Green zebra tomato

Green Tomatoes

  • Green Zebra – The result of several heirloom tomatoes bred together, these tomatoes can handle rough growing conditions and resist cracking. They have a mellow, sweetish-tart taste with a relatively firm texture. But they are susceptible to blossom-end rot.
Great White Tomato

Great White Tomato

White Tomatoes

  • Great White – The best white tomato out there, the Great White produces 1-2 pound tomatoes in a unexpected color with few seeds. It tastes mild and sweet with lots of juice and a meaty, creamy texture. Plus, it’s drought and crack resistant, so it thrives in hot climates.

Go forth, and grow! When you’re organic gardening, be sure to feed tomatoes lots of Tomato-tone during the growing season.  

And if you’re looking for more info on tomatoes, such as growing heirloom tomatoeshybrid tomatoes or growing tomatoes for beginners, please visit our Organic Tomato Gardening Guide:

 

 

 

 

 

 

 

 

 

 

Five Questions to Ask Before Growing Tomatoes

Know Your Tomatoes: To find just the right tomato for you, answer these five questions before deciding what tomato varieties to grow.

tomato-tone, growing tomatoes, organic gardening

1. How important is disease resistance? Modern, or hybrid, tomatoes are bred to resist diseases. Heirloom tomatoes, on the other hand, are mostly untouched, and can be more susceptible to diseases.

On the plant tag or seed packet, check the letters after the variety name to see how what diseases and pests they can be resistant to. Look for the V and F since they’re the two most common tomato diseases.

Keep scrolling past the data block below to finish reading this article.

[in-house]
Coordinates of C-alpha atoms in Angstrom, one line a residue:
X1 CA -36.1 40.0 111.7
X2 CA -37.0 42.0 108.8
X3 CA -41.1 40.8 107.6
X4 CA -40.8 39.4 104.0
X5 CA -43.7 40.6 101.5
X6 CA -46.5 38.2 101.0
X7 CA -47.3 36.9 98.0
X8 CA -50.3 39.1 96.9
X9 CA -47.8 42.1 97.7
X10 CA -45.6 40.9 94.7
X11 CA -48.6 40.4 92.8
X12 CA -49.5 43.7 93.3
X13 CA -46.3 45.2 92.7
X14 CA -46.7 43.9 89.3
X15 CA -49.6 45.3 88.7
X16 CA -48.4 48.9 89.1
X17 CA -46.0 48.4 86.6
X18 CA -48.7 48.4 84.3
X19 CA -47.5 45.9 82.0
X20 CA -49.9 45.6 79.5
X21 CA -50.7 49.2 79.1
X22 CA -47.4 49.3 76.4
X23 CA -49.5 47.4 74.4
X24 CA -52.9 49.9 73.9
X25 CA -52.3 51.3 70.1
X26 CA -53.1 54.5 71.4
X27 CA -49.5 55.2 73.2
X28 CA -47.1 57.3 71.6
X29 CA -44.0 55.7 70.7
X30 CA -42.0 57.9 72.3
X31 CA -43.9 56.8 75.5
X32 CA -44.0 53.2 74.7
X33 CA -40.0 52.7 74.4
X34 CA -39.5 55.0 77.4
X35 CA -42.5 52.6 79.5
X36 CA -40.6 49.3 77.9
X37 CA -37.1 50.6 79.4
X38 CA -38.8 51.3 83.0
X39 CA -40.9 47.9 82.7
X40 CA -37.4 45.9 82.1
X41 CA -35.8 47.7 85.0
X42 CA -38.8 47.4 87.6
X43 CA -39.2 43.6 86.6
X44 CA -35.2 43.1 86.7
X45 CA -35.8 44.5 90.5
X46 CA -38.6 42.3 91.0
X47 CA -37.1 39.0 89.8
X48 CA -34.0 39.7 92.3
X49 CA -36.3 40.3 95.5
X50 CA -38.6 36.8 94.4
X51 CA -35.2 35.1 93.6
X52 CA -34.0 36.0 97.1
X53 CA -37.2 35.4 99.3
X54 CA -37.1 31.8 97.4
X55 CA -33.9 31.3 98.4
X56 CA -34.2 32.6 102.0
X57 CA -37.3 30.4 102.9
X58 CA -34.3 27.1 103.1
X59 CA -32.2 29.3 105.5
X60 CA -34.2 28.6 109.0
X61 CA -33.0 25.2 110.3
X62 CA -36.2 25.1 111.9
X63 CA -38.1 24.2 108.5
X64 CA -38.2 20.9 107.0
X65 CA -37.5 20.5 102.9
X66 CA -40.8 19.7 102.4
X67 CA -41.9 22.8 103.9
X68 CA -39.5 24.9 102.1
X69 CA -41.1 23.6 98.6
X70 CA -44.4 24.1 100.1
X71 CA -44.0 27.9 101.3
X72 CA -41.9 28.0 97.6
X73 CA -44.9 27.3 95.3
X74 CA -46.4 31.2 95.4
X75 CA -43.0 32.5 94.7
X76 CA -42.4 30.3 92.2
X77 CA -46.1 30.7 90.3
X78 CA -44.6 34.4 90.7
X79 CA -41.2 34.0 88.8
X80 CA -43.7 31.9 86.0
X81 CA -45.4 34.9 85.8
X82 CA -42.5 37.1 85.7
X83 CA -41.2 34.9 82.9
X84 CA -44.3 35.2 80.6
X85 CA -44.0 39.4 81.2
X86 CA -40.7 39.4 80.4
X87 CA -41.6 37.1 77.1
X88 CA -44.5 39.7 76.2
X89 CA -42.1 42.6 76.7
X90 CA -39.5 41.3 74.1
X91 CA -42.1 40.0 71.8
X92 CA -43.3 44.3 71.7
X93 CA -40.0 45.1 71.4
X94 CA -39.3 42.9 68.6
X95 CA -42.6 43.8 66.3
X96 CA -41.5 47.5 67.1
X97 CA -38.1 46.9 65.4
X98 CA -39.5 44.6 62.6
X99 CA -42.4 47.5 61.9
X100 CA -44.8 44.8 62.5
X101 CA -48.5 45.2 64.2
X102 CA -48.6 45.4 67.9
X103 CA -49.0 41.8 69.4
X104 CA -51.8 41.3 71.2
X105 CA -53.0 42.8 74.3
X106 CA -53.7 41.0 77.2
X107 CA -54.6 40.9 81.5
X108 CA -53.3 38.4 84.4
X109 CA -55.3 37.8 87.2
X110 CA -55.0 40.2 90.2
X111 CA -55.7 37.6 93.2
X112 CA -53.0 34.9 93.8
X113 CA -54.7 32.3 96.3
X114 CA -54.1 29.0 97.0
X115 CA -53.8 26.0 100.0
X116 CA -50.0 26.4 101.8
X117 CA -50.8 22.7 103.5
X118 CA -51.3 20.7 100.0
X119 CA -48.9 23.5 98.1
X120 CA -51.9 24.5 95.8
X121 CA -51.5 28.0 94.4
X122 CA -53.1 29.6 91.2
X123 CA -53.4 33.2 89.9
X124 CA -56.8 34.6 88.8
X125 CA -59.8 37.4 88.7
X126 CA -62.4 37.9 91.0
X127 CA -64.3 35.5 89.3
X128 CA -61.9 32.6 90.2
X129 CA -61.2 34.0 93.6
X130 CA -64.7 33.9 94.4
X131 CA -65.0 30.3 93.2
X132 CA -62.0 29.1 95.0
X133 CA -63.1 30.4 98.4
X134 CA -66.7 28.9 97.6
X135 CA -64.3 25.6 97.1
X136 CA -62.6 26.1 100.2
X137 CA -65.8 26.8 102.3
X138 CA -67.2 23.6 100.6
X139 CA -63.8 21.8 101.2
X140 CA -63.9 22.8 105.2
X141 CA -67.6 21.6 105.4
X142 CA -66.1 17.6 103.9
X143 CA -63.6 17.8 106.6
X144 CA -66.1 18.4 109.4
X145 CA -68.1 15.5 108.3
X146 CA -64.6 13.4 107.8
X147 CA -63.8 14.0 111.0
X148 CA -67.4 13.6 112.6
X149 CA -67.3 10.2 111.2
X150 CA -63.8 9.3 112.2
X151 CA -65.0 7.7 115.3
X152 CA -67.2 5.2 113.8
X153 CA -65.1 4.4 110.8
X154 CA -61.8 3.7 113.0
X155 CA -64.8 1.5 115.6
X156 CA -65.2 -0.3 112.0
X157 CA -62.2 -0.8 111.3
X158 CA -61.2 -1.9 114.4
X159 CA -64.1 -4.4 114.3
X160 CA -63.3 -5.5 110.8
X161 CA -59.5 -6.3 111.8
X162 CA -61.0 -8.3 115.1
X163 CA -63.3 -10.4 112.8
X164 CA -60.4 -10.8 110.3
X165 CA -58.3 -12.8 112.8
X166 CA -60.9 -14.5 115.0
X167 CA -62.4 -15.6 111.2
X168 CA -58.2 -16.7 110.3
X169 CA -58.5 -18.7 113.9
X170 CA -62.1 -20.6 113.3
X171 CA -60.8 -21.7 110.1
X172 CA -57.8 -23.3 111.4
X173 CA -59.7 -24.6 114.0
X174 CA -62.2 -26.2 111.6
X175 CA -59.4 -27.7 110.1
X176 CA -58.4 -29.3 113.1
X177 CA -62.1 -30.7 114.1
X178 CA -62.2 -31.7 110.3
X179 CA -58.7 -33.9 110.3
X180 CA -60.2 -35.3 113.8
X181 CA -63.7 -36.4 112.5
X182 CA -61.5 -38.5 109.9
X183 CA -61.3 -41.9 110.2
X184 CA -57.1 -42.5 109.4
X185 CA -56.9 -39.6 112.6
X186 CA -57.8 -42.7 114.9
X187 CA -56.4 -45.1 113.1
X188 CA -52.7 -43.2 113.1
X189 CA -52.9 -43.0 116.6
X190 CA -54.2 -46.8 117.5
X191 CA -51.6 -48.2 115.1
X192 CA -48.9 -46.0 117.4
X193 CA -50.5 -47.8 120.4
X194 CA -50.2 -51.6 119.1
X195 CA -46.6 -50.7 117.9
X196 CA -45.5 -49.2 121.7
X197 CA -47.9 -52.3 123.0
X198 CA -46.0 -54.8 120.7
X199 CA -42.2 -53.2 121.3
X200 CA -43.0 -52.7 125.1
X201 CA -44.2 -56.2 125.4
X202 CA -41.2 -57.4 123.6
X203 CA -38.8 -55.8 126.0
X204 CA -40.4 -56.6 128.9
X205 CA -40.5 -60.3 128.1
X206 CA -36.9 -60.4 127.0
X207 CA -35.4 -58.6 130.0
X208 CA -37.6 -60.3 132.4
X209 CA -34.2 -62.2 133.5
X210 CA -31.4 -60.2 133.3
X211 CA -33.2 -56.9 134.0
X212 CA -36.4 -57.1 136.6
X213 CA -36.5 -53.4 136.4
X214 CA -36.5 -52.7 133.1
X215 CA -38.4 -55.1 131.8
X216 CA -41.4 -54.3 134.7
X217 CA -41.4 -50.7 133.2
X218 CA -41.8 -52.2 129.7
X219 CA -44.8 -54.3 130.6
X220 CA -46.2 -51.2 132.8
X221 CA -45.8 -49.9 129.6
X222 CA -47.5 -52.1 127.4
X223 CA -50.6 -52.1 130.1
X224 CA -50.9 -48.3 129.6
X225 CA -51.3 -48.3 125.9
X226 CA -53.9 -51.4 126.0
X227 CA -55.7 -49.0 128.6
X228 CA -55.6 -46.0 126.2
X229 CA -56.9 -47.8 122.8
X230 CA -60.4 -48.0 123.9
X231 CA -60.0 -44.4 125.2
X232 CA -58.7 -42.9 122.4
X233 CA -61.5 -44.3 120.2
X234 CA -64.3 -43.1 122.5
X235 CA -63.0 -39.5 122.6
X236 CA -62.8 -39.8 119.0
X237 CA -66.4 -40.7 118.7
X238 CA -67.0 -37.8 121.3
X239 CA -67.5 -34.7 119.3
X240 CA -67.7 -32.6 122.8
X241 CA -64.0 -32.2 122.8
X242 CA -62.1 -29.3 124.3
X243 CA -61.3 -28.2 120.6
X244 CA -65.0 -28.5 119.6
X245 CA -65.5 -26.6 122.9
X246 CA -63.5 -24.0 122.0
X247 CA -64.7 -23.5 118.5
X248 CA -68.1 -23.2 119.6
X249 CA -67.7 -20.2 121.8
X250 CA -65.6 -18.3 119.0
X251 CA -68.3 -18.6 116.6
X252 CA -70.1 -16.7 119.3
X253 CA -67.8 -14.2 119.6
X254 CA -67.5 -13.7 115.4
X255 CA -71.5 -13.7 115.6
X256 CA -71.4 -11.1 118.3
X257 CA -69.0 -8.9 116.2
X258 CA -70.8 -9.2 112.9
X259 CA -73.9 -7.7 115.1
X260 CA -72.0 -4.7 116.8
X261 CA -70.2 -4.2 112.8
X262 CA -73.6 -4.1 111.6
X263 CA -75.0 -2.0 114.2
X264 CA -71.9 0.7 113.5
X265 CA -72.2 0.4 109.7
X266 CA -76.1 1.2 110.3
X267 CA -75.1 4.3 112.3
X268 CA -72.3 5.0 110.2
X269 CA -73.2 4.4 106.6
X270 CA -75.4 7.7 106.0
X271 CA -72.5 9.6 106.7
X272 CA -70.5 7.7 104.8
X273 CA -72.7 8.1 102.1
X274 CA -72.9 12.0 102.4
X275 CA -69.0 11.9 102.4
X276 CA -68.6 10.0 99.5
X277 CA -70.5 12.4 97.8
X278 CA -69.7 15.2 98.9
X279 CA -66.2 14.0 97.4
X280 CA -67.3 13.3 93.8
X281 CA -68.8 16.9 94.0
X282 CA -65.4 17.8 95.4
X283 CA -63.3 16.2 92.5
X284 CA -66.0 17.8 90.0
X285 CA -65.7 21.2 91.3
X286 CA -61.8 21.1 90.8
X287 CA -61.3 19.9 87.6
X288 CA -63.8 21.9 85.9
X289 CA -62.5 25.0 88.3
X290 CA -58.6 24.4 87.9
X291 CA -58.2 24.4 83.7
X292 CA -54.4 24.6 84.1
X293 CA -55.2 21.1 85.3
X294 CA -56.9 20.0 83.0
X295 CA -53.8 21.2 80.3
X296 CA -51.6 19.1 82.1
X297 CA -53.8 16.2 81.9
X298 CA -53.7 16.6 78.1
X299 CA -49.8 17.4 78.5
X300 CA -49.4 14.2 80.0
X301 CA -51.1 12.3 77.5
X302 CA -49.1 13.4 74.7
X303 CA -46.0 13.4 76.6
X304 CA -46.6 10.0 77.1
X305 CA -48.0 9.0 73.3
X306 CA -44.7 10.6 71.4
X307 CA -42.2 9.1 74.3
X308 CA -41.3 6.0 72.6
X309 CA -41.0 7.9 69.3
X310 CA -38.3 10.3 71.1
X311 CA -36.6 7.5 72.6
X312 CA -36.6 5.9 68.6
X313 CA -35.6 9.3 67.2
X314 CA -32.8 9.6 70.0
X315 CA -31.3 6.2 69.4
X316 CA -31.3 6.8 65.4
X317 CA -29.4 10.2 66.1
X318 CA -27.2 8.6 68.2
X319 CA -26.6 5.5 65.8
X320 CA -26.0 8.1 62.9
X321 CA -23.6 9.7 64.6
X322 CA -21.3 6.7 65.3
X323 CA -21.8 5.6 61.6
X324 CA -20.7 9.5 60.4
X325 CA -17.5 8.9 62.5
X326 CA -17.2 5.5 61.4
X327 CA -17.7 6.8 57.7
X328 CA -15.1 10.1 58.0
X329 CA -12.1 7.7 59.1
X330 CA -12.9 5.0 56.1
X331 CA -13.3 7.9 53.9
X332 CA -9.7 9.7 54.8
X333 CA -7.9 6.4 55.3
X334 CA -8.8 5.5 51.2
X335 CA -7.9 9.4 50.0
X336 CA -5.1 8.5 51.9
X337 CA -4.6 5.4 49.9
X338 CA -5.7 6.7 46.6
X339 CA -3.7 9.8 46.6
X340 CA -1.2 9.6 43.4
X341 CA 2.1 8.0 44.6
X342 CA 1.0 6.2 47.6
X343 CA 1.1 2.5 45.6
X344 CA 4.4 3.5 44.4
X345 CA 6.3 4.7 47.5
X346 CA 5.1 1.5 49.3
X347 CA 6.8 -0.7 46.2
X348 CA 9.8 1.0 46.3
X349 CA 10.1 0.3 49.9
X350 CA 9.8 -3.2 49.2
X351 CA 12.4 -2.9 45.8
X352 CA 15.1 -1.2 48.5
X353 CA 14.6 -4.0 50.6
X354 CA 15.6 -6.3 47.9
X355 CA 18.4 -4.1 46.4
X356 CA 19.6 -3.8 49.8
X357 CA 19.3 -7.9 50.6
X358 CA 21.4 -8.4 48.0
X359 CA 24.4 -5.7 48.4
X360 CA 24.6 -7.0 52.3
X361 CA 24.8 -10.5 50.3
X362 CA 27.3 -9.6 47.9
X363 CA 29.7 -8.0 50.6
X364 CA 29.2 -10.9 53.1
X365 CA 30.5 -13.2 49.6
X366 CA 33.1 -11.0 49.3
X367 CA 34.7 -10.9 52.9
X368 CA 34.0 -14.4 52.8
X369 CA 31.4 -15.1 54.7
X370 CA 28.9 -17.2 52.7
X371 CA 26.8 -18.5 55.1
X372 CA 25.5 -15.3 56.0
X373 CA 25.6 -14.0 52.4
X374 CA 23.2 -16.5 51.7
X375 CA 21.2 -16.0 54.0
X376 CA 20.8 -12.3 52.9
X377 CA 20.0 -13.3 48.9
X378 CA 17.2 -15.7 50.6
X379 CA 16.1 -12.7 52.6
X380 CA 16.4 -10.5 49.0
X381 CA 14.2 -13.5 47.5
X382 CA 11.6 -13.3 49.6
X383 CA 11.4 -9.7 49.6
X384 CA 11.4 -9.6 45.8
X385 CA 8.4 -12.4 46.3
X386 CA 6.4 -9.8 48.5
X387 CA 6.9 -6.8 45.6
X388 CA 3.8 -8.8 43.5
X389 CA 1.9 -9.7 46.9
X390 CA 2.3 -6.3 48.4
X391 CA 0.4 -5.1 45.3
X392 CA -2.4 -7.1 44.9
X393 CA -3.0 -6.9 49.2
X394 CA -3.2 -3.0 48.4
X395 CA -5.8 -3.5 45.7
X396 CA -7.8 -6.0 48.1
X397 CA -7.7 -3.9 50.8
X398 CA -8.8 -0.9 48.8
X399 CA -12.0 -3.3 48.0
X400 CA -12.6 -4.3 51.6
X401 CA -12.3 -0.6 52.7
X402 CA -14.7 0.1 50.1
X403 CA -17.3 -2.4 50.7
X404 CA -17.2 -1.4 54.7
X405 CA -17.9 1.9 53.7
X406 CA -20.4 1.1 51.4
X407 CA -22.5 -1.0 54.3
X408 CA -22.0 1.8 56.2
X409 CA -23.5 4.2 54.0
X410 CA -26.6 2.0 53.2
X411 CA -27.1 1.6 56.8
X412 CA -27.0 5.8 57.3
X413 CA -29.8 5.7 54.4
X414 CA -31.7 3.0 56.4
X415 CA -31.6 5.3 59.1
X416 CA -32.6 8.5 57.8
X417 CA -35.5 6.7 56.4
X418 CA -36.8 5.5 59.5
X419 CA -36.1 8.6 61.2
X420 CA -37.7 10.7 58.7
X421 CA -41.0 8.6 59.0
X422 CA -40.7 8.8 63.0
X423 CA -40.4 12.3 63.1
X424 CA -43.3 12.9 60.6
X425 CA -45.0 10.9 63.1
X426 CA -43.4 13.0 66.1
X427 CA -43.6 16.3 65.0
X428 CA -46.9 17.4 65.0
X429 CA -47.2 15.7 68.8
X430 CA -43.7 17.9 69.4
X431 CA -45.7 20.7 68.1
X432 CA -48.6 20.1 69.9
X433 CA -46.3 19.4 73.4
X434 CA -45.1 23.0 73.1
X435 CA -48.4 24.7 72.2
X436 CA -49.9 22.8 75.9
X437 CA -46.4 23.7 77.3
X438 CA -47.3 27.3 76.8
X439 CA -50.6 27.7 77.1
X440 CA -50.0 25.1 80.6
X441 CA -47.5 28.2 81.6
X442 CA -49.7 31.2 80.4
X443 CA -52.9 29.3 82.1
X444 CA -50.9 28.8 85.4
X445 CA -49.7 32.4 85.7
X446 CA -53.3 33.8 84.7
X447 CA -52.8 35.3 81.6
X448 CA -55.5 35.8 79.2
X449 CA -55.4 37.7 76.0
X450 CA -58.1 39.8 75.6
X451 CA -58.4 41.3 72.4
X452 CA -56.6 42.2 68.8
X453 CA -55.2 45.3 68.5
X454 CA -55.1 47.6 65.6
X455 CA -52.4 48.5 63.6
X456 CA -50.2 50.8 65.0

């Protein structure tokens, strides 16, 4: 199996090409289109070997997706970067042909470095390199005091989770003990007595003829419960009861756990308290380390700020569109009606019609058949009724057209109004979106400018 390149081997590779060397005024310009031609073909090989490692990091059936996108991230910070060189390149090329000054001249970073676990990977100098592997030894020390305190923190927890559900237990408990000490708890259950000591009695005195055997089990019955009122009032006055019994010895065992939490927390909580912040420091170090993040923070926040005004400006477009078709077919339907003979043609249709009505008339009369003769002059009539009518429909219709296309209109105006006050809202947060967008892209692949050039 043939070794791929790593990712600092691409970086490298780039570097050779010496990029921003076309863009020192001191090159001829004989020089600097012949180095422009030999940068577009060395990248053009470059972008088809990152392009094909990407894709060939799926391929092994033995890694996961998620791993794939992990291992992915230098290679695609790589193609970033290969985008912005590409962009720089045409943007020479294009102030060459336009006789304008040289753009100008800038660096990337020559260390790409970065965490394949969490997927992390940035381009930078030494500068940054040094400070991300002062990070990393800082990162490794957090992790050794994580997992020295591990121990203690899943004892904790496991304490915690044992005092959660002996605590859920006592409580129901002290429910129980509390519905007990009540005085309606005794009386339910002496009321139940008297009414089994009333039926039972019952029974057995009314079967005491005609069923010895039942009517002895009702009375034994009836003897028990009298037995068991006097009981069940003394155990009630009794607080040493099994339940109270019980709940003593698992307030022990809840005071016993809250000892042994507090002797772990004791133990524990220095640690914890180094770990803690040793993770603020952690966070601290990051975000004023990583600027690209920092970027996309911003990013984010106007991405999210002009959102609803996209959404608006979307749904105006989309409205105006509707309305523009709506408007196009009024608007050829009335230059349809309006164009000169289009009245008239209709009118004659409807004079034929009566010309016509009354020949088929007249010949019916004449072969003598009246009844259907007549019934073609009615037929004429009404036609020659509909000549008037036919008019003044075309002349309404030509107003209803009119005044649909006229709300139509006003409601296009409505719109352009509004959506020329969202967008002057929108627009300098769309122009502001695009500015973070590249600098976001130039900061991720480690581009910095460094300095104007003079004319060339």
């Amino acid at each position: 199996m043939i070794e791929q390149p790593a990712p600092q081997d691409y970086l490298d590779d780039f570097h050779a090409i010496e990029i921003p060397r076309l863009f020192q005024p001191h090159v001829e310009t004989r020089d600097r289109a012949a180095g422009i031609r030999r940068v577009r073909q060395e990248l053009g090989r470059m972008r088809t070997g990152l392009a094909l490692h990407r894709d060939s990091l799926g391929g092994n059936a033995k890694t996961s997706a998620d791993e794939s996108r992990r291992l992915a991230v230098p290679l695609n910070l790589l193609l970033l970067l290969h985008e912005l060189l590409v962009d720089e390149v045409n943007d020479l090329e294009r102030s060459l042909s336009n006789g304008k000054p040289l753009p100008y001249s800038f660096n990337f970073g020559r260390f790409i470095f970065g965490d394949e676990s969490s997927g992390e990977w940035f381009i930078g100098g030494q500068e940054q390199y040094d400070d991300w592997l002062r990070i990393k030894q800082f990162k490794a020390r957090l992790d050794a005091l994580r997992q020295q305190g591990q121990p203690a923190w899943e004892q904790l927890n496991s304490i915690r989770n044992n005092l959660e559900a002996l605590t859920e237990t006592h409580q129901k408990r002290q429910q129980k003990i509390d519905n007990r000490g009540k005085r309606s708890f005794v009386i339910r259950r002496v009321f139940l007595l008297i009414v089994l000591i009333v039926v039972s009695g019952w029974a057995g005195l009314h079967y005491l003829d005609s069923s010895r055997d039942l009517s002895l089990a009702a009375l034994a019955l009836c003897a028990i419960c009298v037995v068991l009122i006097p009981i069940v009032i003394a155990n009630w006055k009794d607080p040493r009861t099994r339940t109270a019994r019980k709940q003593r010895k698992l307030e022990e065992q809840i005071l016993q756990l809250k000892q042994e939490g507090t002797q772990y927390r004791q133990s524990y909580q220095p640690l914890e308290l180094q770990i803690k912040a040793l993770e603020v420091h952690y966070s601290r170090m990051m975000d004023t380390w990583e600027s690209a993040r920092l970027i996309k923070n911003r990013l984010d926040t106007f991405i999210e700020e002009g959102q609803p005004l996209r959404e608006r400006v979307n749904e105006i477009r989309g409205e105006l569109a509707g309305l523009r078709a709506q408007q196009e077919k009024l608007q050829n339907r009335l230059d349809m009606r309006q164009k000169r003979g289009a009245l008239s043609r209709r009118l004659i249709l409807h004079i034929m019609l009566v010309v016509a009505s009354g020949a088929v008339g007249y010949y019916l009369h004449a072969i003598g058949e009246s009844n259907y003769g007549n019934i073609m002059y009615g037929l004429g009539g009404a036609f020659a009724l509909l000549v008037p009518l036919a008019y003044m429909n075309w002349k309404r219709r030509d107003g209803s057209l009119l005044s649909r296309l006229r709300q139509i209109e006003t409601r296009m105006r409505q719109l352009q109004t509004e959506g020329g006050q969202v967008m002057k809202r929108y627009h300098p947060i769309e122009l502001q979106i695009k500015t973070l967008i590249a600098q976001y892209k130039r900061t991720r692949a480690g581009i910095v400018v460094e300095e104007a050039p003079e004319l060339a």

Here are the most common tomato codes to look for in order to protect your plants:

  • V = Verticillium Wilt
  • F = Fusarium Wilt
  • N = Nematodes
  • T = Tobacco Mosaic Virus
  • A = Alternaria

2. Determinate or indeterminate? Do you want your tomatoes to ripen all at once or all season?

Determinate tomatoes (DET), or bush tomatoes, ripen all at once. Within a week or two, you’ll have one, huge crop of tomatoes. Then, they’re done!

Indeterminate tomatoes (IND), or vine tomatoes, produce tomatoes all season until the first frost.

tomato-tone, growing tomatoes, organic gardening

3. How long is the time to maturity? This number lets you know how long before your tomato seedlings produce their first crop. Some tomatoes mature in 50 days while others take 90 days. Consider how long your growing season is – and when you’d like to bite into that first, homegrown tomato.

4. What flavor and texture do you prefer? The most fun question to answer! Choose acidic or sweet, mealy or meaty and firm or soft skin. Many varieties even list the best uses – sauces, salsa, salads or snacks.

And always remember, feed tomatoes lots of Tomato-tone during the growing season.

5. What’s the difference between heirloom and hybrid tomatoes?

Heirloom tomatoes come from seeds that have been handed down from farmer to farmer for generations for their special characteristics and varieties must be 50 years old at least. Because of this, heirloom tomatoes have minimal disease resistance. Popular varieties include Black Cherry, Brandywine and Cherokee Purple.